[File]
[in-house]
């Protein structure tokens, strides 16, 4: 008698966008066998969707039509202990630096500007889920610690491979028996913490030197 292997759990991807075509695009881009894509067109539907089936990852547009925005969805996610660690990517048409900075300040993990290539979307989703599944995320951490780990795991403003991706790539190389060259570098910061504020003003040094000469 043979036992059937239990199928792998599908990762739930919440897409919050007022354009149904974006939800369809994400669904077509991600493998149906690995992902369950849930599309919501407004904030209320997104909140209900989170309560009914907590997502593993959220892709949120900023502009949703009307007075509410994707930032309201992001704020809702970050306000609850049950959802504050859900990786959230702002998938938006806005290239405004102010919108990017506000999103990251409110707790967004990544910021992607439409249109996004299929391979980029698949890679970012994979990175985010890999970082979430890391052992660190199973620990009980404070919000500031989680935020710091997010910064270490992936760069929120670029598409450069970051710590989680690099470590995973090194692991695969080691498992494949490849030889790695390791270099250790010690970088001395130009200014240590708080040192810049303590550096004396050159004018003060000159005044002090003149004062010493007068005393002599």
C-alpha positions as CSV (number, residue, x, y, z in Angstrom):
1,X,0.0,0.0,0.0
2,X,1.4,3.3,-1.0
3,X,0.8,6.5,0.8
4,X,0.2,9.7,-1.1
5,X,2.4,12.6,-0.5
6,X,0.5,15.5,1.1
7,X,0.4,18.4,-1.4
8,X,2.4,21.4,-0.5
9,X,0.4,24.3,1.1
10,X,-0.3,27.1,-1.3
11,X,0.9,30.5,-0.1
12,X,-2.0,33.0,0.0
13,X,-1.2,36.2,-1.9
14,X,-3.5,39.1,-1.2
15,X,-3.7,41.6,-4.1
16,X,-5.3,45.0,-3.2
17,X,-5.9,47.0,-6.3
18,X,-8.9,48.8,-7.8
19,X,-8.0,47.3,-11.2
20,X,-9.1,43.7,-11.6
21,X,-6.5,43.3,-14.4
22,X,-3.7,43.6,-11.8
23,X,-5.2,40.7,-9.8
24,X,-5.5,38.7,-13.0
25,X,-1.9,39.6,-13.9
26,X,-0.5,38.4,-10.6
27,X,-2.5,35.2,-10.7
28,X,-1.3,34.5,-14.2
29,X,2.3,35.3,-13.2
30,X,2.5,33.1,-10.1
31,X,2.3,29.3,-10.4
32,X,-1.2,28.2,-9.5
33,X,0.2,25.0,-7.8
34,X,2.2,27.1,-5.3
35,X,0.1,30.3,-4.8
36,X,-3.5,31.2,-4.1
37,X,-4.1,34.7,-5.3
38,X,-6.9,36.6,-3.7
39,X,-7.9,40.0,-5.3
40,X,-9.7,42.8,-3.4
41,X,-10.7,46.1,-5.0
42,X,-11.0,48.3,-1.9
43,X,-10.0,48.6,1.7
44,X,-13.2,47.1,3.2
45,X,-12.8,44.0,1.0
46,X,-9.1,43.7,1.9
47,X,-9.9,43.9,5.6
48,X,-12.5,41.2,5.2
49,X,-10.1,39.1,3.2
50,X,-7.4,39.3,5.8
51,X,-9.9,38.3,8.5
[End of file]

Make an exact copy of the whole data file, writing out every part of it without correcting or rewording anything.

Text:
[in-house]
């Protein structure tokens, strides 16, 4: 008698966008066998969707039509202990630096500007889920610690491979028996913490030197 292997759990991807075509695009881009894509067109539907089936990852547009925005969805996610660690990517048409900075300040993990290539979307989703599944995320951490780990795991403003991706790539190389060259570098910061504020003003040094000469 043979036992059937239990199928792998599908990762739930919440897409919050007022354009149904974006939800369809994400669904077509991600493998149906690995992902369950849930599309919501407004904030209320997104909140209900989170309560009914907590997502593993959220892709949120900023502009949703009307007075509410994707930032309201992001704020809702970050306000609850049950959802504050859900990786959230702002998938938006806005290239405004102010919108990017506000999103990251409110707790967004990544910021992607439409249109996004299929391979980029698949890679970012994979990175985010890999970082979430890391052992660190199973620990009980404070919000500031989680935020710091997010910064270490992936760069929120670029598409450069970051710590989680690099470590995973090194692991695969080691498992494949490849030889790695390791270099250790010690970088001395130009200014240590708080040192810049303590550096004396050159004018003060000159005044002090003149004062010493007068005393002599």
C-alpha positions as CSV (number, residue, x, y, z in Angstrom):
1,X,0.0,0.0,0.0
2,X,1.4,3.3,-1.0
3,X,0.8,6.5,0.8
4,X,0.2,9.7,-1.1
5,X,2.4,12.6,-0.5
6,X,0.5,15.5,1.1
7,X,0.4,18.4,-1.4
8,X,2.4,21.4,-0.5
9,X,0.4,24.3,1.1
10,X,-0.3,27.1,-1.3
11,X,0.9,30.5,-0.1
12,X,-2.0,33.0,0.0
13,X,-1.2,36.2,-1.9
14,X,-3.5,39.1,-1.2
15,X,-3.7,41.6,-4.1
16,X,-5.3,45.0,-3.2
17,X,-5.9,47.0,-6.3
18,X,-8.9,48.8,-7.8
19,X,-8.0,47.3,-11.2
20,X,-9.1,43.7,-11.6
21,X,-6.5,43.3,-14.4
22,X,-3.7,43.6,-11.8
23,X,-5.2,40.7,-9.8
24,X,-5.5,38.7,-13.0
25,X,-1.9,39.6,-13.9
26,X,-0.5,38.4,-10.6
27,X,-2.5,35.2,-10.7
28,X,-1.3,34.5,-14.2
29,X,2.3,35.3,-13.2
30,X,2.5,33.1,-10.1
31,X,2.3,29.3,-10.4
32,X,-1.2,28.2,-9.5
33,X,0.2,25.0,-7.8
34,X,2.2,27.1,-5.3
35,X,0.1,30.3,-4.8
36,X,-3.5,31.2,-4.1
37,X,-4.1,34.7,-5.3
38,X,-6.9,36.6,-3.7
39,X,-7.9,40.0,-5.3
40,X,-9.7,42.8,-3.4
41,X,-10.7,46.1,-5.0
42,X,-11.0,48.3,-1.9
43,X,-10.0,48.6,1.7
44,X,-13.2,47.1,3.2
45,X,-12.8,44.0,1.0
46,X,-9.1,43.7,1.9
47,X,-9.9,43.9,5.6
48,X,-12.5,41.2,5.2
49,X,-10.1,39.1,3.2
50,X,-7.4,39.3,5.8
51,X,-9.9,38.3,8.5